Staging art song and chamber works happens in Toronto but not a lot. Over the last few years I’ve seen interesting shows from Against the Grain, Collectif and UoT Opera among others. As it’s something I tend to enjoy I was pleased to catch the opening performance of Opera 5’s Hindemith and Shostakovich program; itself the first in a proposed series called Open Chambers.
So the Toronto Summer Music Festival continued last night with a Shakespeare themed show called A Shakespeare Serenade. Curated and directed by Patrick Hansen of McGill it fell into two parts. Before the interval we got Shakespeare scenes acted out and then the equivalent scene from an operatic adaptation of the play. After the interval it was a mix of Sonnets and song settings in an overall staging that was perhaps riffing off The Decameron. Patrick Hansen and Michael Shannon alternated at the piano.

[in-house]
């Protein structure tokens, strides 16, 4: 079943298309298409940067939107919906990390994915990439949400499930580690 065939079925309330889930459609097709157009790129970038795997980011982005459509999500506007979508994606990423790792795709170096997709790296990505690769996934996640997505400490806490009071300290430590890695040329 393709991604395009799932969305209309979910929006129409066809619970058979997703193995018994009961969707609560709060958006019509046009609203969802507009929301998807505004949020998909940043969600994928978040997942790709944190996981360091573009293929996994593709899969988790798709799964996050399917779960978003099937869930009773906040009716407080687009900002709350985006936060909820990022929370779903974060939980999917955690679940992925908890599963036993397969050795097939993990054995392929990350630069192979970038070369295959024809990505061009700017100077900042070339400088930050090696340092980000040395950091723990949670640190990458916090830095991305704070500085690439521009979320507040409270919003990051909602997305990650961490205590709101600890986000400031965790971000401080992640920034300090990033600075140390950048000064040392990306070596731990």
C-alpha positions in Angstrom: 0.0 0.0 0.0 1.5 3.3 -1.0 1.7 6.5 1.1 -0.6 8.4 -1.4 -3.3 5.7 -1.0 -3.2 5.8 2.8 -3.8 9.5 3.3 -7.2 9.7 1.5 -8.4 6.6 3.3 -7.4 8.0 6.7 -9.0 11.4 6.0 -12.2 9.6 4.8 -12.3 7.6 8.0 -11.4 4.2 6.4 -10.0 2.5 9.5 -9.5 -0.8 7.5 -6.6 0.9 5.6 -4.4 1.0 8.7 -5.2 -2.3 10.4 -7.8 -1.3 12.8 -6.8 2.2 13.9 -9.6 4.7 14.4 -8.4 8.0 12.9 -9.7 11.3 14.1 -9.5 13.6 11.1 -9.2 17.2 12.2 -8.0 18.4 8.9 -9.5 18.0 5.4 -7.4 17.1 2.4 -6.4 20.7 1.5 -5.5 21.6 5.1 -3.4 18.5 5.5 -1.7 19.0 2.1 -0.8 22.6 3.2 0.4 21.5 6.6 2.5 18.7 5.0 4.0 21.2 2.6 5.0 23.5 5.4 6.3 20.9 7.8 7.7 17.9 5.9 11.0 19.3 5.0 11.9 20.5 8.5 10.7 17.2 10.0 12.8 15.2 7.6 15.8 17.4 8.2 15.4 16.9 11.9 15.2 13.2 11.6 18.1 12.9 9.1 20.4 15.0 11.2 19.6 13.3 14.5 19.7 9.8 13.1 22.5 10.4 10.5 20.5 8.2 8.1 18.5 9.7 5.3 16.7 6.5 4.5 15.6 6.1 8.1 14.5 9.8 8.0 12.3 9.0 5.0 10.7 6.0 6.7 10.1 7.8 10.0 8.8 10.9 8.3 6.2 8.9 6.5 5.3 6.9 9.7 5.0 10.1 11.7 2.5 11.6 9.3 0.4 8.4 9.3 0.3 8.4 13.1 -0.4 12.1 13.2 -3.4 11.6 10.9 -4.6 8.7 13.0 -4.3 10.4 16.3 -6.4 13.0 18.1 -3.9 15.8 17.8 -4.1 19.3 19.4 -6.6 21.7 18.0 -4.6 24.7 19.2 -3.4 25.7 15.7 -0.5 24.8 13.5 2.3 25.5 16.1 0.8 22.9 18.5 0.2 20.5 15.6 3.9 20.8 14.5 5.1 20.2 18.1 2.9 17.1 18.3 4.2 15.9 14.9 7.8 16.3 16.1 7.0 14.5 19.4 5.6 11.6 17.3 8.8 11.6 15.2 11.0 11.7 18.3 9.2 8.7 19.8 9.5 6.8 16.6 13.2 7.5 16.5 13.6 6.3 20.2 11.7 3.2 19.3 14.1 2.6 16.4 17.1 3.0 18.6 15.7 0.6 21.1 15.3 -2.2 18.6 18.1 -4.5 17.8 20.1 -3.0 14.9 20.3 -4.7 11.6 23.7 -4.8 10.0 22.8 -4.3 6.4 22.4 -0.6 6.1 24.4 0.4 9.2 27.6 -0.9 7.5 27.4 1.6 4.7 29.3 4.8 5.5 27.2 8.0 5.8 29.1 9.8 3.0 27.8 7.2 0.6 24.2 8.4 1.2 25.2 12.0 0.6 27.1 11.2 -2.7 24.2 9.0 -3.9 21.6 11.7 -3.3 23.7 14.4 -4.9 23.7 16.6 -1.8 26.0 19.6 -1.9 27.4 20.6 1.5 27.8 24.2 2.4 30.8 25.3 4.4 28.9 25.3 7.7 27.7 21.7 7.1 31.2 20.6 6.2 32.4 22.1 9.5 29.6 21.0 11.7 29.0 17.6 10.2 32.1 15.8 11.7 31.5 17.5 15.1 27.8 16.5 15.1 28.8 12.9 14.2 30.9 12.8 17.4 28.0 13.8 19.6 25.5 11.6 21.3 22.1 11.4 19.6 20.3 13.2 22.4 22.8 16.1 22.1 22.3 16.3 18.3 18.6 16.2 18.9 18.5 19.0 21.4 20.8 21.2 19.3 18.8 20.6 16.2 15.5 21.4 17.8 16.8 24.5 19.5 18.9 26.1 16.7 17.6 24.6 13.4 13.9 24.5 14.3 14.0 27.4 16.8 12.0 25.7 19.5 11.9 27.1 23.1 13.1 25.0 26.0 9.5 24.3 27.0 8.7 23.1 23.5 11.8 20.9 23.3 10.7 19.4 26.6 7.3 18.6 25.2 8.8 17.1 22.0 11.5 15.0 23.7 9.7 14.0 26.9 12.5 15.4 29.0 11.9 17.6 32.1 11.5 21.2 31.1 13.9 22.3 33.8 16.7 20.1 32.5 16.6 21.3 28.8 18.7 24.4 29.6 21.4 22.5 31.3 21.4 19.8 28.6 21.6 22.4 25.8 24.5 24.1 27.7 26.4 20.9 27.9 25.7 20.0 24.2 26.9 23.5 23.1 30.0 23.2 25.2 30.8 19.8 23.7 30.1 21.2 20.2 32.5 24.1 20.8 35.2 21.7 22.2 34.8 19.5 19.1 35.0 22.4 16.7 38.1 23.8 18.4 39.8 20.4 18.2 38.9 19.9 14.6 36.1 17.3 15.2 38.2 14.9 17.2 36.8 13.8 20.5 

Opera 5’s interactive production of Johann Strauss II’s Die Fledermaus opened last night in the Great Hall at 918 Bathurst. It’s an intriguing but, above all, fun show. I think it’s fair to say that presented straight Die Fledermaus has more than a few elements of meta-theatricality. Here it’s central to the plot from MC Pearle Harbour’s initial apology for the lack of a fourth wall because “we can’t afford one” through a whole series of “interventions” by various characters. Unpacking it all would probably make as much sense as Umberto Eco’s Three Owls on a Chest of Drawers and I’m not as clever as the late Professor Eco and, in best Fledermaus tradition, it’s the morning after and I’ve only had five hours sleep. So, I’ll avoid the meta and try and describe the show.